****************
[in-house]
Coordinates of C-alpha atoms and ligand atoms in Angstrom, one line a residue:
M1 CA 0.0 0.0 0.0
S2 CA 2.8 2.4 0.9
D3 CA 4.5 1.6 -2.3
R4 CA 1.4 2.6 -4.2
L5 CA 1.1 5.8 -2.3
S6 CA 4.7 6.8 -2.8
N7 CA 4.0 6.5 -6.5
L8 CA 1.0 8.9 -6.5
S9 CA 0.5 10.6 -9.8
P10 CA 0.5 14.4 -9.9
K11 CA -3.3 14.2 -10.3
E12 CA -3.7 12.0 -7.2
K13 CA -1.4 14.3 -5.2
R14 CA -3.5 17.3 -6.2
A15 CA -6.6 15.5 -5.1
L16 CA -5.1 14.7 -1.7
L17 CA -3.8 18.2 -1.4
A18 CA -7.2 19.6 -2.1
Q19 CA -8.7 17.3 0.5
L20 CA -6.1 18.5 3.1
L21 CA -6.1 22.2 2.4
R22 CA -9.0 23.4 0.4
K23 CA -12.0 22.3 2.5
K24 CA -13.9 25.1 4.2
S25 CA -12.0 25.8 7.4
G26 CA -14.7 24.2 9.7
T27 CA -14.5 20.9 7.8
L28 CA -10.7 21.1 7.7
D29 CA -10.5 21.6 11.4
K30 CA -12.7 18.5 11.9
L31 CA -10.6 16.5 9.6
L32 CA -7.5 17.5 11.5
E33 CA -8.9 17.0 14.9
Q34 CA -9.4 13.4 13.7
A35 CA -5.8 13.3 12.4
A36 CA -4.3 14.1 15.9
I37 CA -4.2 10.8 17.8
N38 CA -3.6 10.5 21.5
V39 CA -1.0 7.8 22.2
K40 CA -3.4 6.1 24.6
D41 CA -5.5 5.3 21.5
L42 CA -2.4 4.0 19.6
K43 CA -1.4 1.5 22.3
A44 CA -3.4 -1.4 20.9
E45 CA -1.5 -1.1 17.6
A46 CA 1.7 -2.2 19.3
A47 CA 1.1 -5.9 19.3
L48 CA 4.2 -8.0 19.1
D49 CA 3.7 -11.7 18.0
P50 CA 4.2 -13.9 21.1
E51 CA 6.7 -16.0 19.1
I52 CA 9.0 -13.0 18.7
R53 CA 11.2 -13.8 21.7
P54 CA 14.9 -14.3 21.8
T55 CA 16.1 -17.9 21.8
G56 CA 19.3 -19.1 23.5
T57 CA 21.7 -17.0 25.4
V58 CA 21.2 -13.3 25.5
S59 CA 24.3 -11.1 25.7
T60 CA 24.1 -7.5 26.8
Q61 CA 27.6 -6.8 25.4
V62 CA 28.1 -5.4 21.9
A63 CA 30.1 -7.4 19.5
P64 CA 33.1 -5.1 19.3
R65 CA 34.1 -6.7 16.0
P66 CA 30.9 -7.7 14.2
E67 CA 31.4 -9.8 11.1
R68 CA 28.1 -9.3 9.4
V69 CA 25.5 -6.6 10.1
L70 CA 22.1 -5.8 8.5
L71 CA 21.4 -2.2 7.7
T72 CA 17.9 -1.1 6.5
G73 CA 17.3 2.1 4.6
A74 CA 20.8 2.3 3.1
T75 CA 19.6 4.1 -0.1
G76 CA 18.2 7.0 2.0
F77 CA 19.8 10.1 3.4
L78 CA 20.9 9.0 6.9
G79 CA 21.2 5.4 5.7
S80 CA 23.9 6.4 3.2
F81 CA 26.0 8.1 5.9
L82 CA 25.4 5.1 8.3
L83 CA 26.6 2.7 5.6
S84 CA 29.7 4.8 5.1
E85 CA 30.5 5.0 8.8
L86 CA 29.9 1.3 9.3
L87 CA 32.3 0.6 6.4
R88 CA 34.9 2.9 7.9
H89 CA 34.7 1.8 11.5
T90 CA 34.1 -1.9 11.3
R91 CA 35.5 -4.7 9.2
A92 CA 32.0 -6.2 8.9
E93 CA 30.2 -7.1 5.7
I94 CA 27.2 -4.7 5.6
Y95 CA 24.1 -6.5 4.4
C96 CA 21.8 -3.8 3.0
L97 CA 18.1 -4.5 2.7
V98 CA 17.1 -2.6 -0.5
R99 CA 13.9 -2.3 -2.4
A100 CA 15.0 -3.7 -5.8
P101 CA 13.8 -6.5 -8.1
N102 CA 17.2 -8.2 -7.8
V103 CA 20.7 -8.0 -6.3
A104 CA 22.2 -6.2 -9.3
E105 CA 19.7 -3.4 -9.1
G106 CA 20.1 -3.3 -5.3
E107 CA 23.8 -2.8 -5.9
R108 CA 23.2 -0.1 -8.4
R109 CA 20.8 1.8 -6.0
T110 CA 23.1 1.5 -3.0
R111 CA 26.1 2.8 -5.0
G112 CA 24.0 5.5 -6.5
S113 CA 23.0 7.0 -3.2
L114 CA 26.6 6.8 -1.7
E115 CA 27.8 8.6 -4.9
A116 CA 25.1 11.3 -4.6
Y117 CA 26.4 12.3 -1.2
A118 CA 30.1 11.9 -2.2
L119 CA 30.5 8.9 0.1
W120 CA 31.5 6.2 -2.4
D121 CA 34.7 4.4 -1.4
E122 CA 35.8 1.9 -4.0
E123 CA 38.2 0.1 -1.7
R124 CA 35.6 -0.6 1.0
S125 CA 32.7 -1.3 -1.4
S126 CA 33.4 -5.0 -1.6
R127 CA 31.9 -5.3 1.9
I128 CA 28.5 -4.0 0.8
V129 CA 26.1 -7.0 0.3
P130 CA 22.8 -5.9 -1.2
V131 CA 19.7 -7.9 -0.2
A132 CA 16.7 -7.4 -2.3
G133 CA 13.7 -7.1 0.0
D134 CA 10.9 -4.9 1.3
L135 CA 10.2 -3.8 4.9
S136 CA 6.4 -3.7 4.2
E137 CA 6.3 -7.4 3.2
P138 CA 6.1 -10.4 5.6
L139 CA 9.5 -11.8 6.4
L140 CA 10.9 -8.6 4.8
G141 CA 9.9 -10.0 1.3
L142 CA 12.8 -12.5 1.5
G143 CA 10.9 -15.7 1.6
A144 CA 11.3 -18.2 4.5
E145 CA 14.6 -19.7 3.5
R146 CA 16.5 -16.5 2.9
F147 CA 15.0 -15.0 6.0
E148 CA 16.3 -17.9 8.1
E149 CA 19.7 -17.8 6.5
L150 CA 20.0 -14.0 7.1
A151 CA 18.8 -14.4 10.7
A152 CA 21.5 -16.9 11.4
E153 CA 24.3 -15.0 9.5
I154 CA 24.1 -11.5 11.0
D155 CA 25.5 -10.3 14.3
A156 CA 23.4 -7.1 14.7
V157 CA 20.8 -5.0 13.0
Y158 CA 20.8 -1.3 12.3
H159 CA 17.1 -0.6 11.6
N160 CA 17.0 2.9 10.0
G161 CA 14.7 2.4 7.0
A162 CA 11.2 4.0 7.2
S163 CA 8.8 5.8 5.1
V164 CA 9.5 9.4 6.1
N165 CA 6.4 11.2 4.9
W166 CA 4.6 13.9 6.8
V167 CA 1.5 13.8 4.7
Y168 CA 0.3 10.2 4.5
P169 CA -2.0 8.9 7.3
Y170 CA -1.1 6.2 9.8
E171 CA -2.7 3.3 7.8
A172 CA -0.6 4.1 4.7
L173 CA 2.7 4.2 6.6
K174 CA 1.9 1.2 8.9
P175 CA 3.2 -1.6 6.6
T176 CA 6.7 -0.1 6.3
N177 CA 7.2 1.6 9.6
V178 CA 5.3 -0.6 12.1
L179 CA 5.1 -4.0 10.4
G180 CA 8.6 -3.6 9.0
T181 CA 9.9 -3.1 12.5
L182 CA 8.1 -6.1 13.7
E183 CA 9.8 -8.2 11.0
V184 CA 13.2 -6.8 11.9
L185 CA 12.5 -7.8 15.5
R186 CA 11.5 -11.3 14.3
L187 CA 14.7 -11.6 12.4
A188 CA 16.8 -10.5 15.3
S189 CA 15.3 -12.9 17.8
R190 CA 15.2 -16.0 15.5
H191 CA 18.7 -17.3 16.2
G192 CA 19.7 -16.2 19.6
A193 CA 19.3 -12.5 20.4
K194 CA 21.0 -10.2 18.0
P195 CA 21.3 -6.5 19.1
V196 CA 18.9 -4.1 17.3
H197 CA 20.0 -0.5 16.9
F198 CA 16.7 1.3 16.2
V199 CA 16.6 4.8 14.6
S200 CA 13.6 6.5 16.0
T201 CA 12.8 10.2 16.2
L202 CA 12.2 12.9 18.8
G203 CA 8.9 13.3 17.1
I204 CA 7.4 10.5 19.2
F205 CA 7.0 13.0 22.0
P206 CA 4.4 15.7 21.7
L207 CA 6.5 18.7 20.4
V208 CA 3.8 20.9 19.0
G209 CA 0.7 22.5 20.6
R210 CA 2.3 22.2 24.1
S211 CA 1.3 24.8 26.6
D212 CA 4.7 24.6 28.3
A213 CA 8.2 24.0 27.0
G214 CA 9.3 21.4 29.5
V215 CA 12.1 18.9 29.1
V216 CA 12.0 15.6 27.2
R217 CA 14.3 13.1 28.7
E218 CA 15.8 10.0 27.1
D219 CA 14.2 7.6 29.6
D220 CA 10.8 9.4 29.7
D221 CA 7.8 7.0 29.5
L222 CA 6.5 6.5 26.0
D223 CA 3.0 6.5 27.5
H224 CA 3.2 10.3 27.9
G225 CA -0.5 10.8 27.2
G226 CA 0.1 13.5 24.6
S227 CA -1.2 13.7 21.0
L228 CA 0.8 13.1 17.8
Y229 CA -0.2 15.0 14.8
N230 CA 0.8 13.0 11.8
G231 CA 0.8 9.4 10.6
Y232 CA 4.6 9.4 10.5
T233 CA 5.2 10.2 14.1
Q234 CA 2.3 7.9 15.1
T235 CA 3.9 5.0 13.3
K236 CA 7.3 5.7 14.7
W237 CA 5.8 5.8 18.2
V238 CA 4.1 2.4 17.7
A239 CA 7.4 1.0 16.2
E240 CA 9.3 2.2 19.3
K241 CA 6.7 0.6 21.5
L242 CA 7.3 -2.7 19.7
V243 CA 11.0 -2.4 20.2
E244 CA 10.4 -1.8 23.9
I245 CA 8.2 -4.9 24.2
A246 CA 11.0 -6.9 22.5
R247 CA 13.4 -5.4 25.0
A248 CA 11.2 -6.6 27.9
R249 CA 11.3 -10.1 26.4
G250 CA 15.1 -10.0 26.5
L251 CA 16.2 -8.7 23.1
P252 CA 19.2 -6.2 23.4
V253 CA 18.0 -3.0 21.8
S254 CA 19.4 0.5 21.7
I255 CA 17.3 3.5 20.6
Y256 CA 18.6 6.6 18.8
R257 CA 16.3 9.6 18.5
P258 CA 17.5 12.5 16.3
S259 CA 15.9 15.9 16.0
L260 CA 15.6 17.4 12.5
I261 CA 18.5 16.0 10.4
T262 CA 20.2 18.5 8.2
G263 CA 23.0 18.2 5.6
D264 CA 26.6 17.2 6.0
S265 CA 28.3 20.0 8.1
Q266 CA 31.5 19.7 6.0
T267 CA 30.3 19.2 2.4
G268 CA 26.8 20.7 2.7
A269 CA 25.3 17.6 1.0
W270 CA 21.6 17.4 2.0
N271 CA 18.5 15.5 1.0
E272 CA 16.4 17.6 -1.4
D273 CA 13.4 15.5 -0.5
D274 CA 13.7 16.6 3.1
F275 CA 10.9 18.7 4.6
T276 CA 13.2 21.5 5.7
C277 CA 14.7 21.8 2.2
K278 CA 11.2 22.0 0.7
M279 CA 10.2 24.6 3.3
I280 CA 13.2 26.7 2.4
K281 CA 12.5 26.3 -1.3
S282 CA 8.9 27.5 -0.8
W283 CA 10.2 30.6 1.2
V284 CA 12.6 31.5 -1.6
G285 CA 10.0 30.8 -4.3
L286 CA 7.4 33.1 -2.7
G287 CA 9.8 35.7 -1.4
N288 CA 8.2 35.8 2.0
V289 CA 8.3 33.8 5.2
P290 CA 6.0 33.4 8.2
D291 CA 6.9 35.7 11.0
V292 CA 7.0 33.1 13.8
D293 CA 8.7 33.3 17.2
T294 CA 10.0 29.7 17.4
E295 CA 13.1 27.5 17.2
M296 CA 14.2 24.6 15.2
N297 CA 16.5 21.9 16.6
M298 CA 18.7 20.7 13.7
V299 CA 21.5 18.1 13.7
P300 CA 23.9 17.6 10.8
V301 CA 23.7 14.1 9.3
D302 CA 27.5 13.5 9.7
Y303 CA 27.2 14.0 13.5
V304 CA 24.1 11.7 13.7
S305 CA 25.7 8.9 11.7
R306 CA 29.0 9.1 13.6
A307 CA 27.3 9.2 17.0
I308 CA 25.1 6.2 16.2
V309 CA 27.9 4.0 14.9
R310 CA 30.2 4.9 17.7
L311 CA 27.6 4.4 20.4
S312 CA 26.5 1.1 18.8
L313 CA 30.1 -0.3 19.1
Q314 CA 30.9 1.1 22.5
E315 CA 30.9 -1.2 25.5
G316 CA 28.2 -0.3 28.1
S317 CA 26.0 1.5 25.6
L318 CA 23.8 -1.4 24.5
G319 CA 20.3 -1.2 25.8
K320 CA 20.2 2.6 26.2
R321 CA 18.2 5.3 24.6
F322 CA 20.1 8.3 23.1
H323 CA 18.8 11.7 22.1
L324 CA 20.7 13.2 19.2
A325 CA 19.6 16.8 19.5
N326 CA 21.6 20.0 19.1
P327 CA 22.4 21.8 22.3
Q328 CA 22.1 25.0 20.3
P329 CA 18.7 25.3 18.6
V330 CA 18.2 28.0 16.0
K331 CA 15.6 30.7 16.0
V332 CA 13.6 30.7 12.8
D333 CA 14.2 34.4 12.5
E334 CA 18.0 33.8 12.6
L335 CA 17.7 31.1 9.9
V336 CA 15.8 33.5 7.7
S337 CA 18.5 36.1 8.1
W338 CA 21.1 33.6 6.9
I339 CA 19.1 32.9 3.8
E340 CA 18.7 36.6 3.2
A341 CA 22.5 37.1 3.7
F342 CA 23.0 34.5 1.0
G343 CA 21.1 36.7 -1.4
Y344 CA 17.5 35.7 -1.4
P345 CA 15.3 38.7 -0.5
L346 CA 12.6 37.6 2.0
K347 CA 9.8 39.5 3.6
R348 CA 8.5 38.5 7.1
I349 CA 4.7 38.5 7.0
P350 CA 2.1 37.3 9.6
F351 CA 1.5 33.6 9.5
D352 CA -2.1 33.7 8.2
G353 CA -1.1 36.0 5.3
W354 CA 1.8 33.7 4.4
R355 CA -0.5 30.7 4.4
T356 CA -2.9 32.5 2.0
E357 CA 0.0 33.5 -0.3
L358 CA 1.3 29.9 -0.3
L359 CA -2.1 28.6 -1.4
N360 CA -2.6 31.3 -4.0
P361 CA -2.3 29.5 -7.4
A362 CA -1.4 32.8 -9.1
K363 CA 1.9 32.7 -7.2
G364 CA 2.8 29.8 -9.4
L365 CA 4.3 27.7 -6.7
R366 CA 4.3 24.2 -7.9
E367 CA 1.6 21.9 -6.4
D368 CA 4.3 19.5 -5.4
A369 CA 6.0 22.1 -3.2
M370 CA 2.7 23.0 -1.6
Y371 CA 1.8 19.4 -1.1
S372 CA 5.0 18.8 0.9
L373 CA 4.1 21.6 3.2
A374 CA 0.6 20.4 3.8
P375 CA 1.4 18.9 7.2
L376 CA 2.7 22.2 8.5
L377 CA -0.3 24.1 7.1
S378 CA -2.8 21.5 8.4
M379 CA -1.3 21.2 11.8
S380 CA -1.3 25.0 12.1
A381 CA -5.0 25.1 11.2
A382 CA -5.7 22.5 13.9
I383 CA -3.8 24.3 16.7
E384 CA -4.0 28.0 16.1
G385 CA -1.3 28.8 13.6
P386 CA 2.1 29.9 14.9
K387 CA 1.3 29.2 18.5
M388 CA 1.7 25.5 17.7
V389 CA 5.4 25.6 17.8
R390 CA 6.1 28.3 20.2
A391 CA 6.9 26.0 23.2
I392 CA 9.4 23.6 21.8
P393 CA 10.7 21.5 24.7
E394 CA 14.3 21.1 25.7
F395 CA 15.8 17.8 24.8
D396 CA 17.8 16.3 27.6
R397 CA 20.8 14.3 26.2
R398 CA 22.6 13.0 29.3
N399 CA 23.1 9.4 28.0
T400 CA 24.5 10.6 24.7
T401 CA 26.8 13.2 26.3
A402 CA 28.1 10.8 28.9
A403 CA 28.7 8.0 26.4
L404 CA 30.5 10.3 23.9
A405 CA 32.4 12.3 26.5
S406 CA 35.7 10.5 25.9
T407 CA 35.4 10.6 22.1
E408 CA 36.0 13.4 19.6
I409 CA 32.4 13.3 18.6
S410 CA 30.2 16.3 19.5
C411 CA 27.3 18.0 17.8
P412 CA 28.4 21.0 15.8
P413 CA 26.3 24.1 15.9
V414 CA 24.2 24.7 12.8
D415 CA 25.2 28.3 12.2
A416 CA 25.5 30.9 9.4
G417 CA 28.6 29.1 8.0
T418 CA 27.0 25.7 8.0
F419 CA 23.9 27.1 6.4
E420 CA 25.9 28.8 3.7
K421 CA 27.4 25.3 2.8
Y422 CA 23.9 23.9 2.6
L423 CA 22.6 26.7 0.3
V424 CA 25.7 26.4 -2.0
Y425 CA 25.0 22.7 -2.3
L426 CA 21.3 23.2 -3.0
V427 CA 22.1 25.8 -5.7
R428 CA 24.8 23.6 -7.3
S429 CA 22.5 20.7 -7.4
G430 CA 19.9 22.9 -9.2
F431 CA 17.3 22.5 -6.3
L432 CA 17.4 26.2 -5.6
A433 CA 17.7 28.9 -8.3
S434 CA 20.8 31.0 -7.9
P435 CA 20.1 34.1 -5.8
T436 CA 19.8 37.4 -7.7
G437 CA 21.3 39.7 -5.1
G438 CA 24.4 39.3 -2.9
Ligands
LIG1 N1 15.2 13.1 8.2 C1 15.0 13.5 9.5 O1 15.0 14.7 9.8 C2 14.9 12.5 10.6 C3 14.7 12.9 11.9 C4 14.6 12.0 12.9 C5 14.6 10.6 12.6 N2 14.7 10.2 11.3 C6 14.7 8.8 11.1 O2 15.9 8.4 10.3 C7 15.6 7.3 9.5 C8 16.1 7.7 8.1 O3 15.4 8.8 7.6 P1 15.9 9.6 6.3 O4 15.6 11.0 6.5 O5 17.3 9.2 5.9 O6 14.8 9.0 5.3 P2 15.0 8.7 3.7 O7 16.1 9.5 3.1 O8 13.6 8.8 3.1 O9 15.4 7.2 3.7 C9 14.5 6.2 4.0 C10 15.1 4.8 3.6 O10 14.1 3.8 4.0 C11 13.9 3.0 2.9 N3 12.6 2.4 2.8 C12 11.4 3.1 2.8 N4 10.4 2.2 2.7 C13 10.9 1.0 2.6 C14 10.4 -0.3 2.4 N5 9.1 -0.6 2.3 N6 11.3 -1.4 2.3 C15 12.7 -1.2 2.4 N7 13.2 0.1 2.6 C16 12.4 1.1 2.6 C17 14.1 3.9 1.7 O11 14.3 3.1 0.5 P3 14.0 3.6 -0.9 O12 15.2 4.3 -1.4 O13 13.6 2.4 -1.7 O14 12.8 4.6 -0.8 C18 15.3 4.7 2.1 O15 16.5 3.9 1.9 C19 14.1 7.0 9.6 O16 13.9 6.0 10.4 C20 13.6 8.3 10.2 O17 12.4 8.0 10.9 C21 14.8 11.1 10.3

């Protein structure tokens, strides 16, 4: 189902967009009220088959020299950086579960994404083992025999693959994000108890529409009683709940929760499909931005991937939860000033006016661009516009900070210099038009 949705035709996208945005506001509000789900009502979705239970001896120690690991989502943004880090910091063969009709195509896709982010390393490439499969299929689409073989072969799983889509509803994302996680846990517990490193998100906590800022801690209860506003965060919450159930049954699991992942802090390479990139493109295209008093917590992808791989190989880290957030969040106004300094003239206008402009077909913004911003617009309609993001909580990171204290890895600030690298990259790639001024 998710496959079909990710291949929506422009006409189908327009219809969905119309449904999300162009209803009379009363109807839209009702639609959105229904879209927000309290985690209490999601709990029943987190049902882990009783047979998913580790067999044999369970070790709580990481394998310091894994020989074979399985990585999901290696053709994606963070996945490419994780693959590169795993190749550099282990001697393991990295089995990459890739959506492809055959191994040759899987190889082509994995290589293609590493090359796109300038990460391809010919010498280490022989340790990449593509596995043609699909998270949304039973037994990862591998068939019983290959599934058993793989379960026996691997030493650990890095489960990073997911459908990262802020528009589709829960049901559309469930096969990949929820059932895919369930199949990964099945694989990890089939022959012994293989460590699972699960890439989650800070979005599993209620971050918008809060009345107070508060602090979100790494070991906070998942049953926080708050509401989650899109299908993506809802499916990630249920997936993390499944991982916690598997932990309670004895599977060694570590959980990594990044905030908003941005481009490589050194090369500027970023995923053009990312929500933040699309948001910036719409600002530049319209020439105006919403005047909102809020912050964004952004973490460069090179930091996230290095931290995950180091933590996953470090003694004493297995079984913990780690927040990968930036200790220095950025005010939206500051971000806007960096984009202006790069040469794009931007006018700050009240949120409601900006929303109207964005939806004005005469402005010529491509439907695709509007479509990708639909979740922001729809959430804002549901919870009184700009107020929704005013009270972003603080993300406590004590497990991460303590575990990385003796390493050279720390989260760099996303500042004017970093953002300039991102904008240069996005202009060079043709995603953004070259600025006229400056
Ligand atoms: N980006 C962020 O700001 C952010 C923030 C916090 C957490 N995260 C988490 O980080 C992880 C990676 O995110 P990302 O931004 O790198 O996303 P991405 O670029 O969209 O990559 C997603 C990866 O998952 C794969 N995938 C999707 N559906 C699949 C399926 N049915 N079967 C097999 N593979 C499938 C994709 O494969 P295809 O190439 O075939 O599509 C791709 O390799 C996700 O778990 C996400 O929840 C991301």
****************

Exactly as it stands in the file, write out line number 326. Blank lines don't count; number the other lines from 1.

L324 CA 20.7 13.2 19.2